Improving Oral Healthcare for Latino Patients with Special Needs—An Interview with Angela Olivar
Angela Olivar (DMD-AS 4) is one of only three University of Illinois Chicago students selected for a 2023-2024 Chicago Area Schweitzer Fellowship. A program of the Health & Medicine Policy Research Group, the Schweitzer Fellowship is a year-long service learning project in which fellows design and implement programs addressing the health needs of underserved Chicago communities.
Named for the late humanitarian Albert Schweitzer, the program encourages students to become lifelong leaders in service.
In implementing her project Olivar, the foundation’s Bob and Caryle Perlman Fellow, will raise awareness about the importance of oral healthcare, providing educational sessions and addressing factors that limit Latino communities in seeking continuous oral healthcare services for special needs patients. The fellowship will provide training, mentorship and interdisciplinary collaboration.
We interviewed Olivar about her commitment to improving oral healthcare for special needs Latino communities.
Tell us about your background.
I was born and raised in Peru, where I received my dental education and graduated as a dentist. A few years later, I moved to the United States to continue with my education as an advanced standing dental student at the UIC College of Dentistry.
Why did you choose your topic?
My project will be focused on implementing an oral health education program aimed at helping adults with special needs to receive preventive dental treatment, and promoting oral health care by educational sessions. Studies have shown that adults with special needs experience more barriers to oral health care and have less access to dental care, and those in underserved racial and ethnic groups have higher levels of delayed and unmet needs for dental care. I chose it because I wanted to explore this area more, and understand better all the factors and health disparities involved.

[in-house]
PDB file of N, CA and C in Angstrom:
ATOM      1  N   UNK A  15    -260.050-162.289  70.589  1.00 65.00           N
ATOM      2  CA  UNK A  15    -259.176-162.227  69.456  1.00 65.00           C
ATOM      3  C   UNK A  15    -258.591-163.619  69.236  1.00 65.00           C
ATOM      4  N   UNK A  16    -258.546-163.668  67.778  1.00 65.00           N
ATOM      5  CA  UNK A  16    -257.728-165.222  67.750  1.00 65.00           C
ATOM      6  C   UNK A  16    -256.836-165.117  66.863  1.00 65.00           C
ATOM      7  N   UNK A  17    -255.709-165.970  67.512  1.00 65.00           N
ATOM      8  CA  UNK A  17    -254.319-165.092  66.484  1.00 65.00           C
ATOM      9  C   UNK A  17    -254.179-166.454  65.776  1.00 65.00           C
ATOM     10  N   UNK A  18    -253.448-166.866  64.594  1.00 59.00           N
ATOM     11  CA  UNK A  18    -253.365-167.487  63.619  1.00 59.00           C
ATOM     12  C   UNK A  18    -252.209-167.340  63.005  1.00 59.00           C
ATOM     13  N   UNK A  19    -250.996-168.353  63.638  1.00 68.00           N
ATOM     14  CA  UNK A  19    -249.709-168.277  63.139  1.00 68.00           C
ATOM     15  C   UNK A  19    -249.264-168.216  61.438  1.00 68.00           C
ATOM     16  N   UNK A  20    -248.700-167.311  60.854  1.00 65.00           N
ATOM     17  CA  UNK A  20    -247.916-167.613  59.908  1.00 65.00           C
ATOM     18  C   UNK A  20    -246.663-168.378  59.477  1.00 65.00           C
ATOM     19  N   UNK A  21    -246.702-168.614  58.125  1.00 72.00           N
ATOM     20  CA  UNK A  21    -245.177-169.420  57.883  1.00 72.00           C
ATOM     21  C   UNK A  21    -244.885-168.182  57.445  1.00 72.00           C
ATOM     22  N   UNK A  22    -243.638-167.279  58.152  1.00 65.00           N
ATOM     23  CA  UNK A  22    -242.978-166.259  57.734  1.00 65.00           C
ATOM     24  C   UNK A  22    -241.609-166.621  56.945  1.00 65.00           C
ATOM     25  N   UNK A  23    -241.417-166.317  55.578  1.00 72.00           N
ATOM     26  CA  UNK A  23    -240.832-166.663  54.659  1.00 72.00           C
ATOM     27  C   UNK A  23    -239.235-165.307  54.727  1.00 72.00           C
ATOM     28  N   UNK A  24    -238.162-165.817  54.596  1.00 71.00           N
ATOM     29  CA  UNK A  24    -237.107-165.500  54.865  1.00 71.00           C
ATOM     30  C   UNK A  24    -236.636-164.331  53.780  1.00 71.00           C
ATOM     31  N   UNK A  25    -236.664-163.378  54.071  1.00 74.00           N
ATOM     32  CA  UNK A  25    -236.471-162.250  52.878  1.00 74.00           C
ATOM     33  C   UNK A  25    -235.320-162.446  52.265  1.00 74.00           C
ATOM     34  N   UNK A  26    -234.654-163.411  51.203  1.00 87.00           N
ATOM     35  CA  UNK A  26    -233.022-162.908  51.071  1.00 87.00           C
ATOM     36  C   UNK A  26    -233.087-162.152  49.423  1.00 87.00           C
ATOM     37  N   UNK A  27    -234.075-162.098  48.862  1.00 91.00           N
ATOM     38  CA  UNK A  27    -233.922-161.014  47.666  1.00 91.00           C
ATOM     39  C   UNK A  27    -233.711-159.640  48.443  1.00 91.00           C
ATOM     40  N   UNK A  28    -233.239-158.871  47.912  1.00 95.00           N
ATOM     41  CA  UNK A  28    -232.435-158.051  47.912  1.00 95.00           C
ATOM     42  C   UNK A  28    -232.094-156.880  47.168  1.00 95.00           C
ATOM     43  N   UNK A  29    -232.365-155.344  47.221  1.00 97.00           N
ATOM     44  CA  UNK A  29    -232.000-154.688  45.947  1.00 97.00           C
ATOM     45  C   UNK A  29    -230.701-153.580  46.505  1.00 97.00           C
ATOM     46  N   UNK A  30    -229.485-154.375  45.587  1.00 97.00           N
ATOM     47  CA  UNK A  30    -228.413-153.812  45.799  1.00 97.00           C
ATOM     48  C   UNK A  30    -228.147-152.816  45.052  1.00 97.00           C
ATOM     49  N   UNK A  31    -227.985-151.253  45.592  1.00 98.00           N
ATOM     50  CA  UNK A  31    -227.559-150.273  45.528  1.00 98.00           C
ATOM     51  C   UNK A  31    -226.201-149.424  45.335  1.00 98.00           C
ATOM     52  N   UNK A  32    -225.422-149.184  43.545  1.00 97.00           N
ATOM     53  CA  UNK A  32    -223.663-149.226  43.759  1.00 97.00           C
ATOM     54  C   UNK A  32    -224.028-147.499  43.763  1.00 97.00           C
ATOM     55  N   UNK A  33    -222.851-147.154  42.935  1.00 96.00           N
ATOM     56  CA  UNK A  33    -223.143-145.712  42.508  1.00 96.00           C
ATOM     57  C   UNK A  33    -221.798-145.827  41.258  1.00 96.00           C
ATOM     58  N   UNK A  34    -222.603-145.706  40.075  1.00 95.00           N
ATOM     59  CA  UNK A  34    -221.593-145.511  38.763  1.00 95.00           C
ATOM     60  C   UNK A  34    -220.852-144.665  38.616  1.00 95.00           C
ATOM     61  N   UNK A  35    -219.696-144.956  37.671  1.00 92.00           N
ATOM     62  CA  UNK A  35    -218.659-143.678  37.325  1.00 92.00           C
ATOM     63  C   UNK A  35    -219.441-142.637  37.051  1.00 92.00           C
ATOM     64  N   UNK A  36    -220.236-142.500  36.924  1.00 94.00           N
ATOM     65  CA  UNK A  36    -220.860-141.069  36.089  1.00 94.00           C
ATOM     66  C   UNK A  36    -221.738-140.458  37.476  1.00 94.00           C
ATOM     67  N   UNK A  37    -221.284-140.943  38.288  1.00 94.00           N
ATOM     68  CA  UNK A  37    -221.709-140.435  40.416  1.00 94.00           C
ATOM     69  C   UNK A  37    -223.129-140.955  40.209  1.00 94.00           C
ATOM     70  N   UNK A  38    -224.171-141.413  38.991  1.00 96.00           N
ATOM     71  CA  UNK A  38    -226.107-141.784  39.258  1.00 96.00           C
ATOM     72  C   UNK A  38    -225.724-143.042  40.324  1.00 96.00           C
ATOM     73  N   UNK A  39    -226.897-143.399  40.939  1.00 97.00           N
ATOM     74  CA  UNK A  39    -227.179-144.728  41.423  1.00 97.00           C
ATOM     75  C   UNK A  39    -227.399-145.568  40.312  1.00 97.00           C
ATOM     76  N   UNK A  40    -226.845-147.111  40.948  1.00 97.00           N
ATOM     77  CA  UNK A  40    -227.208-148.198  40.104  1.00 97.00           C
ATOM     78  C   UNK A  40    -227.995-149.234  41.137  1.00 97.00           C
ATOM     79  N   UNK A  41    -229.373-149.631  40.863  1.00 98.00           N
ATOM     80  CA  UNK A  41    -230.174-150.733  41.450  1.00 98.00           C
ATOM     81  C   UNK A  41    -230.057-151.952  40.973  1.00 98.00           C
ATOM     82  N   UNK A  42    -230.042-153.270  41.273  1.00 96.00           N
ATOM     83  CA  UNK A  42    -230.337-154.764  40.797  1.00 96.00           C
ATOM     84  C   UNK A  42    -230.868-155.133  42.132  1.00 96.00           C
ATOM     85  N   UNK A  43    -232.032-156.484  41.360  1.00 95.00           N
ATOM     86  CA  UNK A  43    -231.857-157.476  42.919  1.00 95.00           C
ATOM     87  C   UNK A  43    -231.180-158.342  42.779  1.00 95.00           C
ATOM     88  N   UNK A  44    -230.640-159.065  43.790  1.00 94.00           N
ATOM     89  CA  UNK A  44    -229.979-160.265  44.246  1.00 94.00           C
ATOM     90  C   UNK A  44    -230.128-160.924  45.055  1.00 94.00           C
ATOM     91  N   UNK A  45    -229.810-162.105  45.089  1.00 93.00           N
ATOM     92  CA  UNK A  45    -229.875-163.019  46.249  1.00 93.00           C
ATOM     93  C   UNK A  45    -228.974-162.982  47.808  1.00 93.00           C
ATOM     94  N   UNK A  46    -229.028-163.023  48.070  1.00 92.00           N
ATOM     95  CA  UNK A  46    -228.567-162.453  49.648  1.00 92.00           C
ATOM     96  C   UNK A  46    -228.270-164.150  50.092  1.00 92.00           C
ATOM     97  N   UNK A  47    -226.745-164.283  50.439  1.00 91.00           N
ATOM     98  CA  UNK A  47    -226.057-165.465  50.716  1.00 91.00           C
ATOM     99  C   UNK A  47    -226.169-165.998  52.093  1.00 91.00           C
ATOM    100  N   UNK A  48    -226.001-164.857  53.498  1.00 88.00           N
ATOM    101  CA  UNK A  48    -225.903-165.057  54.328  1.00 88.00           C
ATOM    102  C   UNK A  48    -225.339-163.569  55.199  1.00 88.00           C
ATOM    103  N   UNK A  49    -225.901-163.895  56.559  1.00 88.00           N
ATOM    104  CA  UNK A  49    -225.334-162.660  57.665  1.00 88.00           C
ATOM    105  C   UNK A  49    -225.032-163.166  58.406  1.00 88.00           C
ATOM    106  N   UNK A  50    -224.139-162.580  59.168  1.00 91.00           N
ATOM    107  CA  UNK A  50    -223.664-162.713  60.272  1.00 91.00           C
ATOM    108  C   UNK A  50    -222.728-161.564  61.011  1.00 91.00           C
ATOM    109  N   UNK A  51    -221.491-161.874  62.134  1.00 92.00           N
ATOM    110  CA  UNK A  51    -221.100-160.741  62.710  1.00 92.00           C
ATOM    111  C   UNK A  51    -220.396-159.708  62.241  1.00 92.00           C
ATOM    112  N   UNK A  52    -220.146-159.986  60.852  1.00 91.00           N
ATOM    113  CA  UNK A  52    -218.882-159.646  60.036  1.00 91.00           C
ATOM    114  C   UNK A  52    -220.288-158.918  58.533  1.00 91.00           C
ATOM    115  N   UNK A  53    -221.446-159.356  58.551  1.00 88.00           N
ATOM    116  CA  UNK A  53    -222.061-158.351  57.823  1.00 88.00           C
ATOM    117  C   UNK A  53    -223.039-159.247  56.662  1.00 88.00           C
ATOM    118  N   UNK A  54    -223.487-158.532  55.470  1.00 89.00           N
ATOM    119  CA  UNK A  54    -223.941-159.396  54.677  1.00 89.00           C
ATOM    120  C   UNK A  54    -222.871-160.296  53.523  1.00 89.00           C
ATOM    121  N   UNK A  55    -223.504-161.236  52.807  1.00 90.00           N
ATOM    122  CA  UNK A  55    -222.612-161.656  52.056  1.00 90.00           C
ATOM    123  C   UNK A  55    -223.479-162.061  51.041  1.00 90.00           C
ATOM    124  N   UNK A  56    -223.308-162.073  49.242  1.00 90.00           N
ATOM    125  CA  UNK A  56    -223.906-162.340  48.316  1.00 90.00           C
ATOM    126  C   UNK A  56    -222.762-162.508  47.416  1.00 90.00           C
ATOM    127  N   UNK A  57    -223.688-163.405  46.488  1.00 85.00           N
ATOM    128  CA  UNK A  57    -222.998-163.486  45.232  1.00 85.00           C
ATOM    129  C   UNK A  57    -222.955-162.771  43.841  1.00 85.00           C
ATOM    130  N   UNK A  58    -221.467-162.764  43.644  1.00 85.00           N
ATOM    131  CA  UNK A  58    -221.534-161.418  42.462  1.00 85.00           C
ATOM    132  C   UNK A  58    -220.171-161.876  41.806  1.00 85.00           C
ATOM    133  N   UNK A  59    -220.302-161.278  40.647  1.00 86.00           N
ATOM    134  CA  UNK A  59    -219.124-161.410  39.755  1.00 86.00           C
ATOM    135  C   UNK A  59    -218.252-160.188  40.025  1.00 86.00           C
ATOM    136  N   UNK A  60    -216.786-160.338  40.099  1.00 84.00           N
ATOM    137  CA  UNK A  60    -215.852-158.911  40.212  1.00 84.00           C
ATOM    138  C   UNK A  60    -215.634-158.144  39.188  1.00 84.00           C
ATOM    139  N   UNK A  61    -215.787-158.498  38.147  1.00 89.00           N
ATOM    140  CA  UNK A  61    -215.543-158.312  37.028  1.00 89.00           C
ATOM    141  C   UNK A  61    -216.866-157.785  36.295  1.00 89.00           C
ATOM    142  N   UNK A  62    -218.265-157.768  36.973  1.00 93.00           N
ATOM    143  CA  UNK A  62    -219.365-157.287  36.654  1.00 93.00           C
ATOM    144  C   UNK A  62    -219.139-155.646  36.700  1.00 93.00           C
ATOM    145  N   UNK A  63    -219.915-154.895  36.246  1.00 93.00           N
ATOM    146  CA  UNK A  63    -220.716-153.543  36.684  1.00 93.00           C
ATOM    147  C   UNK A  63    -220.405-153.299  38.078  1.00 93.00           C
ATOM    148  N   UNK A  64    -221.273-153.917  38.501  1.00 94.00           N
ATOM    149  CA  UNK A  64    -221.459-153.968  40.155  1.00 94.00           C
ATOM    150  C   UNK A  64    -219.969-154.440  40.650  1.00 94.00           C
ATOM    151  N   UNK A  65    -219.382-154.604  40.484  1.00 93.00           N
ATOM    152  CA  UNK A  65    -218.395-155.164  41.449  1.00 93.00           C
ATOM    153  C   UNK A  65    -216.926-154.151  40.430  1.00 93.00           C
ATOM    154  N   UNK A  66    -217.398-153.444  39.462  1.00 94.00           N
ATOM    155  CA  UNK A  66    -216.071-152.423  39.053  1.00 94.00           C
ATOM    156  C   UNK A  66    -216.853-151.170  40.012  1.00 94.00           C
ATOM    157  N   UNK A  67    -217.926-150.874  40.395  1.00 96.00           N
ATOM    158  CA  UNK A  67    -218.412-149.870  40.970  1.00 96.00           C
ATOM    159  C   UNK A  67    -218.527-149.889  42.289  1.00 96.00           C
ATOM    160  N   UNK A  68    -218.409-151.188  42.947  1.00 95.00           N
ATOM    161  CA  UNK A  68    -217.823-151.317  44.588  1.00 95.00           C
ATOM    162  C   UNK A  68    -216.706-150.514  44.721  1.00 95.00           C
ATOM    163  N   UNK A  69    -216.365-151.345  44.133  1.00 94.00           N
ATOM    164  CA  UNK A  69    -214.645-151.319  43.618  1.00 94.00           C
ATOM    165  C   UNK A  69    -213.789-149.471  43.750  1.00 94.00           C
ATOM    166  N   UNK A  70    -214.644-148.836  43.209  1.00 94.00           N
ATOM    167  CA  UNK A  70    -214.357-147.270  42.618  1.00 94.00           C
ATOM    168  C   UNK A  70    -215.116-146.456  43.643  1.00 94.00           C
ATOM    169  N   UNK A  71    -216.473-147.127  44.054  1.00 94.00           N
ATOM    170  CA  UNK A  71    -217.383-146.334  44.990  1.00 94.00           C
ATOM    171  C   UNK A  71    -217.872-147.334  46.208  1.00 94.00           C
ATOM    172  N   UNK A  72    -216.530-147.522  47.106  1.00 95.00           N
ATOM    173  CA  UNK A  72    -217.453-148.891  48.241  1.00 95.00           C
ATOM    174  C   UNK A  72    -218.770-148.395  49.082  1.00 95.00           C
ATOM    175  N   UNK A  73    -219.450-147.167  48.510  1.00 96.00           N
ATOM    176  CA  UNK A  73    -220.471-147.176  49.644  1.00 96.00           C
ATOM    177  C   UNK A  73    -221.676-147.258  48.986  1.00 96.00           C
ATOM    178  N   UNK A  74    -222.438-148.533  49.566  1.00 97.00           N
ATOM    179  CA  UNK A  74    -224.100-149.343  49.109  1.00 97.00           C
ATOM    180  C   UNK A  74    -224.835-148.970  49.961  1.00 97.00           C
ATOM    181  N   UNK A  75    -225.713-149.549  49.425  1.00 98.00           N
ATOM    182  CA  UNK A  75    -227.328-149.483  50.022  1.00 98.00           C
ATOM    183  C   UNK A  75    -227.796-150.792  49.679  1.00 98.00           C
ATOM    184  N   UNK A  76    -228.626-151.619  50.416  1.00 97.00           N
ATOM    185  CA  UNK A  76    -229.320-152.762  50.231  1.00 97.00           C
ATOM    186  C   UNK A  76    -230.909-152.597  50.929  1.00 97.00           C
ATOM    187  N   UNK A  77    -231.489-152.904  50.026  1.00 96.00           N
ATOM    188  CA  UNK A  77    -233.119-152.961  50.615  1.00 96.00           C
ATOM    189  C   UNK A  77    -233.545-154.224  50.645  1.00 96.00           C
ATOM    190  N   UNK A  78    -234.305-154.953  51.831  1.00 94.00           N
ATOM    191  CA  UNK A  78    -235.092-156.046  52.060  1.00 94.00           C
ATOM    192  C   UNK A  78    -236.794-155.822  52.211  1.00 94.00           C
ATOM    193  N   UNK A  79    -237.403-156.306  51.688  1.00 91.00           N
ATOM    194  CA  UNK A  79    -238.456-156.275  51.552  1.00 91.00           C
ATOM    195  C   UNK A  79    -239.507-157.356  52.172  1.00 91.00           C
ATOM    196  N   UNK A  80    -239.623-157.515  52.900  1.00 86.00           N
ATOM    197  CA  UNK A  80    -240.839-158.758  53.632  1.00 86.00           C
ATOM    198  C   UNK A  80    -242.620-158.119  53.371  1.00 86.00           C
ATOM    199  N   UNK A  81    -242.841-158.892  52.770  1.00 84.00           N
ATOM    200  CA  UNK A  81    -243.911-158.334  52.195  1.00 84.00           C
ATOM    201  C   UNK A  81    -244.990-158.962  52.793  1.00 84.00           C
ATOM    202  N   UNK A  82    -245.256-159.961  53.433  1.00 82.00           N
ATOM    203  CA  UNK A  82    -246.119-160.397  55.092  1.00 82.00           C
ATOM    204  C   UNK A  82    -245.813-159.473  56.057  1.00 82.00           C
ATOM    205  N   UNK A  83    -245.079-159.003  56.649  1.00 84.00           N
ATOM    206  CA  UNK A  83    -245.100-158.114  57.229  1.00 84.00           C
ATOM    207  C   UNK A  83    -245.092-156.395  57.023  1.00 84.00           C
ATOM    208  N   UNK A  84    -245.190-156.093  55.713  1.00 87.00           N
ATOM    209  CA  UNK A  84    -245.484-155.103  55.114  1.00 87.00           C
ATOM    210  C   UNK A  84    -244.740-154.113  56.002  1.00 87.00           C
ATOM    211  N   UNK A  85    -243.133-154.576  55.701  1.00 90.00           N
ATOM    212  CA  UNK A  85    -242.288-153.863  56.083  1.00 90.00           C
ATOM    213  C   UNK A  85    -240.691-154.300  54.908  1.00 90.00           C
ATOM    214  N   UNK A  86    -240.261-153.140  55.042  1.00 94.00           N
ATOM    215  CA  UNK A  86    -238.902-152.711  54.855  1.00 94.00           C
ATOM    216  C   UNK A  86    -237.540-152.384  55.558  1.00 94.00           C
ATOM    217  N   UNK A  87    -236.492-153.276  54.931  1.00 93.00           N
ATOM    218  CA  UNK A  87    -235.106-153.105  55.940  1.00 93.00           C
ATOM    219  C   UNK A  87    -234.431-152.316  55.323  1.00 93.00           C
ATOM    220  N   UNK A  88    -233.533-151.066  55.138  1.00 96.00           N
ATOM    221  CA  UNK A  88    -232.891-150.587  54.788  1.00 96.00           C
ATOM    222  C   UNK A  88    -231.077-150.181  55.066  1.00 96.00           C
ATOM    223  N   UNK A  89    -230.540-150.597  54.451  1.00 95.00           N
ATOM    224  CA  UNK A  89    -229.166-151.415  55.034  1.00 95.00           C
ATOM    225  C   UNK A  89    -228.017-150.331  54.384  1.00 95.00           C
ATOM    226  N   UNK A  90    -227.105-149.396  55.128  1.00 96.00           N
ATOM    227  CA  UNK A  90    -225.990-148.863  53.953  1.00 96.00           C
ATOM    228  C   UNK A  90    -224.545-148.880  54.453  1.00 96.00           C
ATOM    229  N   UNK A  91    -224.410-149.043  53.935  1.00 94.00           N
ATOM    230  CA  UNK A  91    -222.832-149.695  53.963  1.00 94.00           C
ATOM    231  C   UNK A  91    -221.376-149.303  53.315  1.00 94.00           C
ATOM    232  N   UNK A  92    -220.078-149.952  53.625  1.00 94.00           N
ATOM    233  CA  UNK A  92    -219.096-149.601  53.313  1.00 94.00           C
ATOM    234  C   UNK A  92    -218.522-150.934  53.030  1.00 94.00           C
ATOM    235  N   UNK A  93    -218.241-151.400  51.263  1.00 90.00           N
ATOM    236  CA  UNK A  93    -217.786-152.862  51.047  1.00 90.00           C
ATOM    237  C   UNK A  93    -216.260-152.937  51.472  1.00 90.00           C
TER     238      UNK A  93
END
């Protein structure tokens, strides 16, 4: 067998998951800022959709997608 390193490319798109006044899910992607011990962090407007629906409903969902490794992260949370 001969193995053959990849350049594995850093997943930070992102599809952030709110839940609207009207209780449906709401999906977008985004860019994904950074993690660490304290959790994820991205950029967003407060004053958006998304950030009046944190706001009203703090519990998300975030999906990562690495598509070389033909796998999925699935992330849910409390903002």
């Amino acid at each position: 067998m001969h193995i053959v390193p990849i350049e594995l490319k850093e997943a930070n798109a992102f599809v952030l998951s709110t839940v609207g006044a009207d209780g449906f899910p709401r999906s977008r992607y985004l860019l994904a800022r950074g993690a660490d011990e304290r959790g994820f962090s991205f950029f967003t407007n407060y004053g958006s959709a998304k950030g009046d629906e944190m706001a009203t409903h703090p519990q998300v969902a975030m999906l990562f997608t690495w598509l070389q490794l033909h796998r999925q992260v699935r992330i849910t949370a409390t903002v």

What are the details of your project?
I will be working with my faculty mentor, Dr. Robert Rada, clinical professor, oral medicine and diagnostic sciences, on the development and implementation of my project at El Valor, a non-profit organization site that supports adults and children with special needs and their families, located in the Pilsen community of Chicago. Dental students will participate and provide preventive dental services and educational sessions to caregivers and families about oral hygiene instructions, non-cariogenic diet and frequency of regular dental visits. With this project, I will be able to address the oral health needs of vulnerable groups and reduce health disparities.
How will the College of Dentistry community benefit from this?
There is a significant need for implementing special care dentistry training and increasing the number of general dentists that are able and willing to treat adults with special needs. This will be an interesting learning experience for dental students; as health care providers it is our job to acknowledge the specific needs of these patients and ensure that future dental professionals are optimally prepared to respond to these challenges.
Tell us about what being a Schweitzer Fellow means to you.
I feel very honored and grateful for this opportunity. It is an extremely rewarding and gratifying experience to know that I can make a real impact on people’s lives—people who need this care the most. And I encourage students who are interested in getting involved with this project or initiating another one to apply for the Schweitzer Fellowship program.
Why is serving the underserved important to you?
I have always thought that it is very important to give back to the community, because working with underserved communities profoundly impacts people’s lives and is a good way to contribute to our society. Back in my country, I would participate in several volunteering programs providing care to underserved communities, seeing all the people involved behind that, who work on the development and logistics of those programs. So, I became interested in it as well.
What do you plan on doing after graduation?
After graduation, I would like to get involved and support similar projects. As dentists, there are several ways we can support underserved communities, like donating to charity, conducting a free community dental day, going on mission trips and many others. I would also like to implement special care dentistry in my own private practice.
Click links below to learn more.
El Valor: https://elvalor.org/
Health & Medicine Policy Research Group Chicago Area Schweitzer Fellows Program: https://hmprg.org/programs/health-care-workforce-initiatives/schweitzer/
Bob and Caryle Perlman Fellowship: https://hmprg.org/programs/health-care-workforce-initiatives/schweitzer/named-fellowships/bob-and-caryle-perlman-fellow/